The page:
As we have noted, the hedge fund industry in Brazil is much more highly regulated than that in the US, for example. With daily reporting of NAVs, portfolio transparency on public websites and an active regulatory body, it is difficult to be an unscrupulous operator in Brazil. “It’s difficult for Brazil to have a Madoff case where the SEC or other lending institutions [didn’t] know what he was doing or how much money he managed,” argues Hadid. “The industry is very much regulated and very stable.”
Besides the strict regulatory environment, roles are clearly defined as well. For example, administrators for hedge funds calculate the NAVs and register who redeems and who subscribes. Custodians are responsible for making sure assets are liquidated and settled on a daily basis, while the manager decides what to buy and sell for the fund. According to Hadid, this separation of roles - which is still not the universal standard in the US - keeps the industry on the straight and narrow without any undue influences or conflicts of interest.
Seed money for Latin American hedge funds comes from a mix of sources. Local investors and high-net-worth individuals and families are still a large portion of investors.
“Historically, private investors have been the main source of funding for the absolute return managers and hedge funds in particular,” says Botero. But that is changing somewhat and since the late 1990s, institutions have been allowed to invest more into offshore vehicles than they were in the past. He adds that in the past three to five years, asset growth has been given a large push as local private and institutional investors have been able to access funds both locally and abroad.
“Cities and treasuries are starting to allocate, pensions funds have recently been allowed to invest particularly in Colombia and Brazil,” says Botero. “We have seen that for some of these funds that have offshore and onshore vehicles, some of their onshore vehicles are being made available to their retail investors for the first time. That’s part of the industry that is starting to develop.”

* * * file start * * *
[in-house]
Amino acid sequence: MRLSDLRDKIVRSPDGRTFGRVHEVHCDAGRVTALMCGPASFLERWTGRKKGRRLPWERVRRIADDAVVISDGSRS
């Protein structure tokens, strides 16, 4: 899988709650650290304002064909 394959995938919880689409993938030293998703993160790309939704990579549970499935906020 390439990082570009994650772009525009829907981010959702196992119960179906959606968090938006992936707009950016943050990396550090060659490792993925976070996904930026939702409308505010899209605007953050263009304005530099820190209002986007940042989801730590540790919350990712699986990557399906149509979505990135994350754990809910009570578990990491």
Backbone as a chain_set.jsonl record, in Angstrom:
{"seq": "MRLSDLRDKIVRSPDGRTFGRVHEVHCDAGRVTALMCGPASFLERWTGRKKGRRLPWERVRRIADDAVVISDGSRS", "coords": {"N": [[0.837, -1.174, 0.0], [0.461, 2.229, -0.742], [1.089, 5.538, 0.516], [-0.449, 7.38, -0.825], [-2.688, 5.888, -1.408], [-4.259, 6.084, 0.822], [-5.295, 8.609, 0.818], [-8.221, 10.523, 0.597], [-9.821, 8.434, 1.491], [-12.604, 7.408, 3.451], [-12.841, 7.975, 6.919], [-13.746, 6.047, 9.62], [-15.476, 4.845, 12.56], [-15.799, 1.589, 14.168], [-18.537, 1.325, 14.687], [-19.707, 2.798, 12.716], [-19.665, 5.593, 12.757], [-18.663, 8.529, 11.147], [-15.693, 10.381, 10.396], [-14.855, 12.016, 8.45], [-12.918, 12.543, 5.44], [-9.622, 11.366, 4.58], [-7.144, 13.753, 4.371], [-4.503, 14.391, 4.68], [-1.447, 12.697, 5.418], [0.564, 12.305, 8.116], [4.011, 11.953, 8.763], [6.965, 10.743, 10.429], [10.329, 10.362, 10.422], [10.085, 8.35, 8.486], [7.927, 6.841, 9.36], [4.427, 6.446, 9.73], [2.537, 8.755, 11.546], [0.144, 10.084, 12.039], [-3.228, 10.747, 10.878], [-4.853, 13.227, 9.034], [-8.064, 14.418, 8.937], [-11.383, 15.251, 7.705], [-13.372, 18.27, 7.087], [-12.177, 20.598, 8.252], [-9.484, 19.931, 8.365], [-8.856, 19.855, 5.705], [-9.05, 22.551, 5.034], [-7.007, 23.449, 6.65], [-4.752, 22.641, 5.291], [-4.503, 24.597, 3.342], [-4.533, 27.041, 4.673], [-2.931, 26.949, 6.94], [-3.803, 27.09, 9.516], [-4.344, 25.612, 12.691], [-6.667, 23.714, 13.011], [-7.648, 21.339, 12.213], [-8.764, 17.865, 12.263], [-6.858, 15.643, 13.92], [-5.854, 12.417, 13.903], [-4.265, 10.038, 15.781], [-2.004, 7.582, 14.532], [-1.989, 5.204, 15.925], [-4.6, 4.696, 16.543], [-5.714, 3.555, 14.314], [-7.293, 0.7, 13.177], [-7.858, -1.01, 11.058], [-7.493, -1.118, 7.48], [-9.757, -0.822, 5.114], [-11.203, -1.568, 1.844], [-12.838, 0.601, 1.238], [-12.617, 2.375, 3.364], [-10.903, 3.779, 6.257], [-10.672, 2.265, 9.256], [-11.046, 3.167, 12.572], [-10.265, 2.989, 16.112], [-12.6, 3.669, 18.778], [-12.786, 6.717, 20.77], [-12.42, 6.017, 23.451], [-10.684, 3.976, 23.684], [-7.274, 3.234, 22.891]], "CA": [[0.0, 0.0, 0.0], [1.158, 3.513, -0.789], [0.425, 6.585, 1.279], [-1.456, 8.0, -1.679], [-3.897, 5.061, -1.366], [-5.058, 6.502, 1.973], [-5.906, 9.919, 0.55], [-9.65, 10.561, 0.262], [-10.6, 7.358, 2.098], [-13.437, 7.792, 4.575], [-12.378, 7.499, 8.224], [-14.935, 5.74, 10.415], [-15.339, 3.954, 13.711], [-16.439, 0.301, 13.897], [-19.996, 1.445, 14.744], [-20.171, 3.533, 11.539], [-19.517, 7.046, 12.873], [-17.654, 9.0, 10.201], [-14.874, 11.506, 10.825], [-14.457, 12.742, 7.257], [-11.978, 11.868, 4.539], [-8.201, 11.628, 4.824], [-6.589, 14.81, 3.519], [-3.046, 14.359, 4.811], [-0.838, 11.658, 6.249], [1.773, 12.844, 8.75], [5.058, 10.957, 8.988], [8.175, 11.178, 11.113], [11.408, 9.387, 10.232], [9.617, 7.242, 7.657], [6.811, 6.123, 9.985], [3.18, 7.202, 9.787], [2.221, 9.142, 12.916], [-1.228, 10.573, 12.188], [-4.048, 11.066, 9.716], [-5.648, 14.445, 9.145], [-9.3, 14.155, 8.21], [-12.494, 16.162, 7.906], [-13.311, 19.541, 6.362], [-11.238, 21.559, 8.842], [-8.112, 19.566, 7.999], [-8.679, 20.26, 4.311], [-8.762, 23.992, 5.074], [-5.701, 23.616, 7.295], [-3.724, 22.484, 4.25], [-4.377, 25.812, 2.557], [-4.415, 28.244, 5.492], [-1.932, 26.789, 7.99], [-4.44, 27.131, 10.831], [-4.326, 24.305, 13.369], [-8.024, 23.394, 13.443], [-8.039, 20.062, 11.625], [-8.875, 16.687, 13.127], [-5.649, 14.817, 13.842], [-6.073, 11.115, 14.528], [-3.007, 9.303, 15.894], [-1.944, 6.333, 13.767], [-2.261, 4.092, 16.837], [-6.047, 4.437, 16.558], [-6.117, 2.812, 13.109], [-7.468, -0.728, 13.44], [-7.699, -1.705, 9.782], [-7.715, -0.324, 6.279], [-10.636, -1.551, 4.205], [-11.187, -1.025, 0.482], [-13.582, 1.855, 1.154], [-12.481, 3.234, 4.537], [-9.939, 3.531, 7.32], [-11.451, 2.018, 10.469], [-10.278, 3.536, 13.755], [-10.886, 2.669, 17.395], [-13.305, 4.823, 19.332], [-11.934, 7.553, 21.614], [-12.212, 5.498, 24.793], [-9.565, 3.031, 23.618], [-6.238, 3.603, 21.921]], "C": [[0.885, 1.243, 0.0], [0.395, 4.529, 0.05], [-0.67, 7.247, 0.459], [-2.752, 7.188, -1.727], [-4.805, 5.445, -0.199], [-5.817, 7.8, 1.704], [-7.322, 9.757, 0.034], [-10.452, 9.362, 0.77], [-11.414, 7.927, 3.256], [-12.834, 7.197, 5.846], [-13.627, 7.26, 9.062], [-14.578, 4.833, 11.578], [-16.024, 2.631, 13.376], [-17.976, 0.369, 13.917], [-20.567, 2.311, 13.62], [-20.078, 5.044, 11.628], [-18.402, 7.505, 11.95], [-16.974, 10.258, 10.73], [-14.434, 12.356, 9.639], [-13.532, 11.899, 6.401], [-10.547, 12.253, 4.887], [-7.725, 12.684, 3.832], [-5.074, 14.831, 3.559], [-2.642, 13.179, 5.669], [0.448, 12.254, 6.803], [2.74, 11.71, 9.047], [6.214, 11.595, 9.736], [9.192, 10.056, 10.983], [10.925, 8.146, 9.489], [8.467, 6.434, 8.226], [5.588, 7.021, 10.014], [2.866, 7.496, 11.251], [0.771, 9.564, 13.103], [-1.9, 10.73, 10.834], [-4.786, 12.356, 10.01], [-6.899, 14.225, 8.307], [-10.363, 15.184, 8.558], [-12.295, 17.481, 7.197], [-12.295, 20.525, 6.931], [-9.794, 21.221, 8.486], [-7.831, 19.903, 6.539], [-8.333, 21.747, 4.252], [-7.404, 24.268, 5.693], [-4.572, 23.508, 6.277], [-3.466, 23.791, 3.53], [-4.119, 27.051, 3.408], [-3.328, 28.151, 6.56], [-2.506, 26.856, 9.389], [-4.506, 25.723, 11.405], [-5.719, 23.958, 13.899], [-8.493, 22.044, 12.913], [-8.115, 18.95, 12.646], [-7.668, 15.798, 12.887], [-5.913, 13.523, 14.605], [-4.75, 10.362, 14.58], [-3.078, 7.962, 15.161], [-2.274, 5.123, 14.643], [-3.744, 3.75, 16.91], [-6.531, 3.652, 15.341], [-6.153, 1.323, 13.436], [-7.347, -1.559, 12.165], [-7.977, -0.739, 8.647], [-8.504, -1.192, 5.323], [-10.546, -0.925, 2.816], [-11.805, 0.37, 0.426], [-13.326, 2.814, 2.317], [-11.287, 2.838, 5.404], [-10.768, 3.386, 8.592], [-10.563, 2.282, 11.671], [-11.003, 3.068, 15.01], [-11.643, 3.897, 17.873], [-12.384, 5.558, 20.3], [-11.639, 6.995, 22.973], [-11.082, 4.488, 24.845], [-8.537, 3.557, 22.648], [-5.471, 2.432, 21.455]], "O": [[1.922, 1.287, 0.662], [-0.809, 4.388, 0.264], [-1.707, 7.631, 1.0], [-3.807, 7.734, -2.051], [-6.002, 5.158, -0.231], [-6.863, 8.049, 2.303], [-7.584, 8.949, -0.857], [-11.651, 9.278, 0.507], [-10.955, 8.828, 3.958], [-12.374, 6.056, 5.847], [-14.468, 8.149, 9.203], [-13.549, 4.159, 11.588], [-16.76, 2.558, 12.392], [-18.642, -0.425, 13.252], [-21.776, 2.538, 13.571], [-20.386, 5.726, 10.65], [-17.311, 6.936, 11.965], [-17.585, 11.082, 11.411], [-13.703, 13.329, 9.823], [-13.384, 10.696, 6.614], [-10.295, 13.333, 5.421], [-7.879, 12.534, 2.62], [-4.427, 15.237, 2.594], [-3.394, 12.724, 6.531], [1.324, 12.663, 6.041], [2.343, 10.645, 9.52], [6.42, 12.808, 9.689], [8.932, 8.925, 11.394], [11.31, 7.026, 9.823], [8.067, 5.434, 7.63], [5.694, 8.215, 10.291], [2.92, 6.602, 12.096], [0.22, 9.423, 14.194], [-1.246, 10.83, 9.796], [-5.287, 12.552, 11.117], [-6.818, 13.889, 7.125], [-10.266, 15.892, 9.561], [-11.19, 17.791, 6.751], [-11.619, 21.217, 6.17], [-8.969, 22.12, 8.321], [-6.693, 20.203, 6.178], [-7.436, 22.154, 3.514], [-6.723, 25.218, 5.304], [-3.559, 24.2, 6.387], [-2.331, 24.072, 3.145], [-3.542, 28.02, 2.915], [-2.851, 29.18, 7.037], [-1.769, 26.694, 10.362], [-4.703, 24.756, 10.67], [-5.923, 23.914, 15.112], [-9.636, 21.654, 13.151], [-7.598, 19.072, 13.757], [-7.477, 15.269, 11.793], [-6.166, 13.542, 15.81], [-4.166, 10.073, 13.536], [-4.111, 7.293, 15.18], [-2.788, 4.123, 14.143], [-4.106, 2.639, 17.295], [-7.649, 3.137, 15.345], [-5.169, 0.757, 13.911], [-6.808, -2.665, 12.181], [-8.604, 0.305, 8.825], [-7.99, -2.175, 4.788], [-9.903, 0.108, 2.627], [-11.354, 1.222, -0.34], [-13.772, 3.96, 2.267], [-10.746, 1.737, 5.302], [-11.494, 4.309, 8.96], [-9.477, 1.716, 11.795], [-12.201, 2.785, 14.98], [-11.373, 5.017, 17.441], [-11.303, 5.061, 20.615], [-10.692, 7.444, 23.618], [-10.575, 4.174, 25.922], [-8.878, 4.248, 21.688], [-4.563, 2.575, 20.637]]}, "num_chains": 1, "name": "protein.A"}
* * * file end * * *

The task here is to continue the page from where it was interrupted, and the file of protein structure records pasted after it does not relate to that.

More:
But high interest rates have spoiled Brazilian investors and most of their savings are still in bank deposits, notes Ribeiro do Valle. “Investors don’t have many incentives to take on pure equity risk,” he says. “So there is a high preference to the low-tracking error. The supply of money to Brazilian funds is still dominated by domestic investors, either directly or via their participation in the local fund of funds.”
The future of the hedge fund industry in Brazil, and the region as a whole, will be quite interesting going into 2012 and beyond. New free trade agreements within the region, as well as with other Asian countries, are going beyond just the commodity trade. Botero says many of the counter-measures taken during the credit crisis are cyclical and are beginning to have a positive effect on markets, specifically as inflation is coming down.
As markets regain strength and investors adapt by becoming more sophisticated, and as offshore money flows into the region, the growth of the hedge fund industry is sure to play a significant role in the investment environment.